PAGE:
# Maxwell’s Equations

<long unrelated intro>

I want to write a general Maxwell solver.

Energy and momentum are carried by electromagnetic fields through the Poynting vector and the energy density:

$$\vec{p}_{em}=\vec{S}/c^{2}=(1/\mu_{0})\vec{E}\times\vec{B}$$

$$u_{em}= (\epsilon_{0}/2)E^{2}+(1/2\mu_{0})B^{2}$$

They follow the following conservation laws:

$$\frac{\partial u_{em}}{\partial t}+\nabla\cdot\vec{S}+\vec{J}\cdot\vec{E}=0$$

$$\frac{\partial \vec{p}_{em}}{\partial t}-\nabla\cdot\sigma+\rho\vec{E}+\vec{J}\times\vec{B}=0$$

I was thinking it would be neat to have a finite volume method solver for Maxwell’s equations in terms of these conservation laws, but this is a flawed conception as the energy equations aren’t closed and IMO any way to close them ruins the neatness. So instead I decided to take the exact opposite extreme and just play around with a finite difference scheme.

The electric and magnetic fields can be written in terms of the potentials $$\phi$$ and $$\vec{A}$$. In the Lorenz gauge, Maxwell’s equations are:

$$\nabla^{2}\phi-1/c^{2}\frac{\partial^{2} \phi}{\partial t^{2}}=-\rho/\epsilon_{0}$$

$$\nabla^{2}\vec{A}-1/c^{2}\frac{\partial^{2} \vec{A}}{\partial t^{2}}=-\mu_{0}\vec{J}$$

Which is the inhomogenous wave equation four times. I found a stencil for the 3D Laplacian in [R.C. O’Reilly and J.M. Beck Int. J. Numer. Meth. Engng 2006; 00-1-16] which also conducts stability analysis for solving the wave equation and heat equations using a forward Euler scheme.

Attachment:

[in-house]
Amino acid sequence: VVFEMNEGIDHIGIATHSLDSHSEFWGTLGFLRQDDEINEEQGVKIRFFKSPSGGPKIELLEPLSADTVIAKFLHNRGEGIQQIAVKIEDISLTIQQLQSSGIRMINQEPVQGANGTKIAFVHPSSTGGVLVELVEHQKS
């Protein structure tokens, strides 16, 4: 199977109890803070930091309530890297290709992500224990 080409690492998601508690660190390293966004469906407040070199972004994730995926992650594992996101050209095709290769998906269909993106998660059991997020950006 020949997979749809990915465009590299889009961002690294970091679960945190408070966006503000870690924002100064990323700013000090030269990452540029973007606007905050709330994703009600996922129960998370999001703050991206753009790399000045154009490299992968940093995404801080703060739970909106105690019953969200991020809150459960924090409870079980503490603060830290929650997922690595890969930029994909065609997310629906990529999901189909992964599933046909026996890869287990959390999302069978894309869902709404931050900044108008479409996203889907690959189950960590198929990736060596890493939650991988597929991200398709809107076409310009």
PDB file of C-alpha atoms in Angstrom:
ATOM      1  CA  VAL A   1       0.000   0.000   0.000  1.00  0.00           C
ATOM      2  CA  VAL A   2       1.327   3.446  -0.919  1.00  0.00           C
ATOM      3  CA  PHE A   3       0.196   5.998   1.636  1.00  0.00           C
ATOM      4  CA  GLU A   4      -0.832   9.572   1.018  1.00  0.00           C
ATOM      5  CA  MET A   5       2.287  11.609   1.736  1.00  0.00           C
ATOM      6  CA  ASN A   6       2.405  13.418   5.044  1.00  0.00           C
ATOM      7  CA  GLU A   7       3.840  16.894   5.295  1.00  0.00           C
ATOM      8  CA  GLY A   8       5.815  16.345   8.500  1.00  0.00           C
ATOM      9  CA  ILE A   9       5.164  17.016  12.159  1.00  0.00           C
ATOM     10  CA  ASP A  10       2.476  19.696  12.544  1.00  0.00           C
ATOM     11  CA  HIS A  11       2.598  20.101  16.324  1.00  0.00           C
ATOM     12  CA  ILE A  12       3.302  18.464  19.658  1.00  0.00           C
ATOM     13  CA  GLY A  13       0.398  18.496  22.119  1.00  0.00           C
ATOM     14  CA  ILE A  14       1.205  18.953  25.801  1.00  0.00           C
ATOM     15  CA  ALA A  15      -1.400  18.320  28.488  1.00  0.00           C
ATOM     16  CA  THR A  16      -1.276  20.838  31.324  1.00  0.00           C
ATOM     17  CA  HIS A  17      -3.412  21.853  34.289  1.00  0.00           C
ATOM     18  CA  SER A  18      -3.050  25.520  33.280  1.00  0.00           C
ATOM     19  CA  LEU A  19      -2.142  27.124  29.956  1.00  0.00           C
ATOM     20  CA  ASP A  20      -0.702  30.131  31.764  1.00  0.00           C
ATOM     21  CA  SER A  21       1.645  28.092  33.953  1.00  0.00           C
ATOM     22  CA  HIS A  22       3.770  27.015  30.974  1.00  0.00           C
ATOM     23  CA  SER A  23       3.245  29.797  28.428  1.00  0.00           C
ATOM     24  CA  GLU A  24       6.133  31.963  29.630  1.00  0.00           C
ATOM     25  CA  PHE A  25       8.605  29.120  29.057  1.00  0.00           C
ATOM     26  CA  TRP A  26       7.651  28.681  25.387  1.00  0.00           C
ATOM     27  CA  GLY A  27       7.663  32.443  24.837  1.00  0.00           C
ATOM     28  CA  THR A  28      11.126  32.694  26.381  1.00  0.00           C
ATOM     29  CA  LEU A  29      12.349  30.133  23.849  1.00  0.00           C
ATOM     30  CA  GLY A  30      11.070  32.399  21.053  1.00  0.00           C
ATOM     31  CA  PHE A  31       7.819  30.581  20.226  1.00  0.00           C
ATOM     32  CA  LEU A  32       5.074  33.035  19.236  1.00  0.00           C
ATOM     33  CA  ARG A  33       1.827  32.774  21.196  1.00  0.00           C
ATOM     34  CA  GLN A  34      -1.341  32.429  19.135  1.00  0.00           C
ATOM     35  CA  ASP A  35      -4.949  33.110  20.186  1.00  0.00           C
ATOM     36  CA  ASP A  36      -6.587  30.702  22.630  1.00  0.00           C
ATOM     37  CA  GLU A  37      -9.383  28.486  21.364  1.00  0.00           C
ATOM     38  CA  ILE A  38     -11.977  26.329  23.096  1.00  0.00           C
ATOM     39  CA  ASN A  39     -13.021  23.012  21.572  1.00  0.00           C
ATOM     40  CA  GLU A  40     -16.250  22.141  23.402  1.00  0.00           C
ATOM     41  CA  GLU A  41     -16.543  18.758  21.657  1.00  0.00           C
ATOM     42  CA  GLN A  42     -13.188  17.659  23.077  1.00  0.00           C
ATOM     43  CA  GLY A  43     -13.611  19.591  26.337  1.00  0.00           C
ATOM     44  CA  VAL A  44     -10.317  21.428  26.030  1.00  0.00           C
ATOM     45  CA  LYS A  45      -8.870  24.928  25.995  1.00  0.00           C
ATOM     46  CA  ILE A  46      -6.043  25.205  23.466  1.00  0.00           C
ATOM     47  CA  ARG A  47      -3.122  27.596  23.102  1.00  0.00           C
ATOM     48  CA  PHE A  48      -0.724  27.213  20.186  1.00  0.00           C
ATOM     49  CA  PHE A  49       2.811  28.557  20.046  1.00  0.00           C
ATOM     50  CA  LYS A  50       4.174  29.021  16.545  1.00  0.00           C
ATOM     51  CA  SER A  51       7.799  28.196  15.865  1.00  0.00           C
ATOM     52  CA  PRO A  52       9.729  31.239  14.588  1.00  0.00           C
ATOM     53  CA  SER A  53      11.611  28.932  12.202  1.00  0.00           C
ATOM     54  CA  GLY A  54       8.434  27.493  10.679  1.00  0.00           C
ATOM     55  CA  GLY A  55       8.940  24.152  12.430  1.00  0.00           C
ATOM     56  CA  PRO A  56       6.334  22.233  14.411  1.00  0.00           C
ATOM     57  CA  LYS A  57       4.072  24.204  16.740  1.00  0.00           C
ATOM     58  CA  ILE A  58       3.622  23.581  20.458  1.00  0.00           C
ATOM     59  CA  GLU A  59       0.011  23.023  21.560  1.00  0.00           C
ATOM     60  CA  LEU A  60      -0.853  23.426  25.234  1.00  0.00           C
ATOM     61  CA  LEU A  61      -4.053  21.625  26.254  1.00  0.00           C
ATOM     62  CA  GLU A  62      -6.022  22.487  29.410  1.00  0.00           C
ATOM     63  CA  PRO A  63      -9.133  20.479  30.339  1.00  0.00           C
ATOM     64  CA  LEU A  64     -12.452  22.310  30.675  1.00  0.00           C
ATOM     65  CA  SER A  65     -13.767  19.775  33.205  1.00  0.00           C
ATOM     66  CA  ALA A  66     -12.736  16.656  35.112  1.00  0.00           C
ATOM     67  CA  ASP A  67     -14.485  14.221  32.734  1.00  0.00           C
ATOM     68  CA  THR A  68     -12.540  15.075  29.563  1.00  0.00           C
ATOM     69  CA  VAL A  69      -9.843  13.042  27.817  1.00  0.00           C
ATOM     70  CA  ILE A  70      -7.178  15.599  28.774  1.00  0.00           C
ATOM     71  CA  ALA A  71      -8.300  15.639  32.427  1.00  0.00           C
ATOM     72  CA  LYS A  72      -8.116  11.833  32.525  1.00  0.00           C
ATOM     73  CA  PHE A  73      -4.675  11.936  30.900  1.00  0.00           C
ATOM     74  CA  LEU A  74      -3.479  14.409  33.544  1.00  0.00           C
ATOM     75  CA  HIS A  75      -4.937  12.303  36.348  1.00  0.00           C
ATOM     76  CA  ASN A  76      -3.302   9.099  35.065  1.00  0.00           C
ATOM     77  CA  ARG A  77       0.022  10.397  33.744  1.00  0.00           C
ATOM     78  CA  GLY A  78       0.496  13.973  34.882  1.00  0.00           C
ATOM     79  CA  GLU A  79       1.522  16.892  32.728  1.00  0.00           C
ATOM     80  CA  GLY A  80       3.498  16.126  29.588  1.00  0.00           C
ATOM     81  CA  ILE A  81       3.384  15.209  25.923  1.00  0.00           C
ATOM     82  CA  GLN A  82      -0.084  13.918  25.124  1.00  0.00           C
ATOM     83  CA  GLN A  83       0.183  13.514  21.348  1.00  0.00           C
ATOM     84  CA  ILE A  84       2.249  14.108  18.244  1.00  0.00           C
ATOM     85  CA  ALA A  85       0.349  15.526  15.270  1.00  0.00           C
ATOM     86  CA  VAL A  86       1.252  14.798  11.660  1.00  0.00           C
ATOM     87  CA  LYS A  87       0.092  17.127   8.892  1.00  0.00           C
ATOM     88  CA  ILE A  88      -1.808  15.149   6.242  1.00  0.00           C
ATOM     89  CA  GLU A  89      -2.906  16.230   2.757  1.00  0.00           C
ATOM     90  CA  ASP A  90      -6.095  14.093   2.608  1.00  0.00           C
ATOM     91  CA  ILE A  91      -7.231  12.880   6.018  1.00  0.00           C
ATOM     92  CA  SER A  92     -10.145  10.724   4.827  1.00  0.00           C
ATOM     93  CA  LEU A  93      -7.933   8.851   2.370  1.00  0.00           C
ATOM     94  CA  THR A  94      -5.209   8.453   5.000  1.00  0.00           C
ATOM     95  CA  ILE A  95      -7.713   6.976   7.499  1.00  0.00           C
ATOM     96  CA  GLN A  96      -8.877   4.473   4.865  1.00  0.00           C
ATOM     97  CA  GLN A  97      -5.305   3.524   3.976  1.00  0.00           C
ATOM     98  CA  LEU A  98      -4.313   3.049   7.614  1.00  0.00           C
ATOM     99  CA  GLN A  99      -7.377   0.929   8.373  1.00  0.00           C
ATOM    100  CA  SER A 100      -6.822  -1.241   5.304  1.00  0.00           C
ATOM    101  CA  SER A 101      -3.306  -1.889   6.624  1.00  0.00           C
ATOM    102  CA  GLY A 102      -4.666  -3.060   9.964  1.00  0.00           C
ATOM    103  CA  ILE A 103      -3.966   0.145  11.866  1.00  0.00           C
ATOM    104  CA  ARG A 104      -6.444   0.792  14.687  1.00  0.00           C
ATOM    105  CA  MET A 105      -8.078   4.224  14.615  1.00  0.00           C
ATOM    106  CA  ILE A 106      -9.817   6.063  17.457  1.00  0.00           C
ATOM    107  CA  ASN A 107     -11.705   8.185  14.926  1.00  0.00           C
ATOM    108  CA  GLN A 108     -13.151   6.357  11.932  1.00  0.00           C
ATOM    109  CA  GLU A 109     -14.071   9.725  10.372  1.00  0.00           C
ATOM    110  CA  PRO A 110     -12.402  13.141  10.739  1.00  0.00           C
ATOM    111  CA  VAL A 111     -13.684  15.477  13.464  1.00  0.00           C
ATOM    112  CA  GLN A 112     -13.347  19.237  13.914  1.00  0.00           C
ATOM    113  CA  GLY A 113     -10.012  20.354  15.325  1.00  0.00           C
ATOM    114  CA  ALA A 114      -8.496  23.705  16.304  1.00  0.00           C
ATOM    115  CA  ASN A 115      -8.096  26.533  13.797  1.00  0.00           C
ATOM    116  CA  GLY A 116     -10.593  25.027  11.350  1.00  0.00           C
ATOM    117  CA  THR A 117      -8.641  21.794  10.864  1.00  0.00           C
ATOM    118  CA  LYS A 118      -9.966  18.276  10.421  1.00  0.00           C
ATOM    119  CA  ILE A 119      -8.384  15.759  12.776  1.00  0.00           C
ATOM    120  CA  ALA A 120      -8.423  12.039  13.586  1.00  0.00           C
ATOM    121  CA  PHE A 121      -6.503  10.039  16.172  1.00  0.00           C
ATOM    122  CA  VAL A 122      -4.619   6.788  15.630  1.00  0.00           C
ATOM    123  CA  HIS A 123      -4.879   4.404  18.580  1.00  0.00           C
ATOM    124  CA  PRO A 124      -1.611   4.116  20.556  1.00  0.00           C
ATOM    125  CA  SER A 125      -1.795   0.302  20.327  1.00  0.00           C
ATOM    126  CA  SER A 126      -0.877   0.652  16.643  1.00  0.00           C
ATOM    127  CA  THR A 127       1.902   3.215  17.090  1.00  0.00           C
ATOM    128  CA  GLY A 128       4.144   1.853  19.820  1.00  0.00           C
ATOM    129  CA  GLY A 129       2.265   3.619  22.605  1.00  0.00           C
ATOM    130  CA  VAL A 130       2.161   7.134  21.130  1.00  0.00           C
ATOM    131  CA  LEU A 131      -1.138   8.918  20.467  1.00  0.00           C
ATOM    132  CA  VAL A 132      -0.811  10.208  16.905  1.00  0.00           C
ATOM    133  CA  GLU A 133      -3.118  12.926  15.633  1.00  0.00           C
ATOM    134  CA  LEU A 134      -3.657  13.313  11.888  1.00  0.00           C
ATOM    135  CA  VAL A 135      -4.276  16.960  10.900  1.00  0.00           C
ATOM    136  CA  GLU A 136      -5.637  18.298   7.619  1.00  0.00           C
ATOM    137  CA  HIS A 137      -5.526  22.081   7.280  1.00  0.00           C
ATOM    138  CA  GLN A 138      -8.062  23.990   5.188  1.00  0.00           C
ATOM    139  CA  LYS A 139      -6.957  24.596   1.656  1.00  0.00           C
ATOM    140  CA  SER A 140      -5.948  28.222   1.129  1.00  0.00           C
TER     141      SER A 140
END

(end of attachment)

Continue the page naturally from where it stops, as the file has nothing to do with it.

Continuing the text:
$$\nabla^{2}\phi\approx\frac{3}{13h^{2}}\Big(\sum_{j\in\mathcal{N_{f}}} \phi_{j}+\frac{1}{2} \sum_{j\in\mathcal{N}_{e}} \phi_{j}+\frac{1}{3} \sum_{j\in\mathcal{N}_{c}} \phi_{j} – \frac{44}{3}\phi_{i}\Big)$$

Just as an example in C++:


#define n_points 512
#define tot_points n_points*n_points*n_points
#define dx 0.1
#define dt 0.01
#define cec -(44.0/3.0)*(3.0/(13.0*dx*dx)) //center,face,..
#define fac (3.0/(13.0*dx*dx))
#define edc 0.5*(3.0/(13.0*dx*dx))
#define coc (1.0/3.0)*(3.0/(13.0*dx*dx))
#define forxyz(X) for(int x = 1; x &lt; n_points-1; x++) {for(int y = 1; y &lt; n_points-1; y++) {for(int z = 1; z &lt; n_points-1; z++) { X }}}

int c(int x, int y, int z) {
return n_points*n_points*x+n_points*y+z;
}

void laplacian(std::array&lt;float,tot_points> *arrout, std::array&lt;float,tot_points> *arrin) {
(*arrout) = {};//1 sec out of 15
//9 3 slices

float temp;

for(int i = -1; i &lt; 2; i++) {
for(int j = -1; j &lt; 2; j++) {
int c1;
int c2;

if((i==0)and(j==0)) {//face center face
forxyz(
c1=c(x+i,y+j,z);
c2=c(x,y,z);
(*arrout)[c2]+=fac*(*arrin)[c1-1]+cec*(*arrin)[c1]+fac*(*arrin)[c1+1];
);

} else if((abs(i)==1)and(abs(j)==1)) { //corner edge corner
forxyz(
c1=c(x+i,y+j,z);
c2=c(x,y,z);
(*arrout)[c2]+=coc*(*arrin)[c1-1]+edc*(*arrin)[c1]+coc*(*arrin)[c1+1];
);

} else {//edge face edge
forxyz(
c1=c(x+i,y+j,z);
c2=c(x,y,z);
(*arrout)[c2]+=edc*(*arrin)[c1-1]+fac*(*arrin)[c1]+edc*(*arrin)[c1+1];
);
}
}
}
return;
}



To be updated with CUDA, method of relaxation, …

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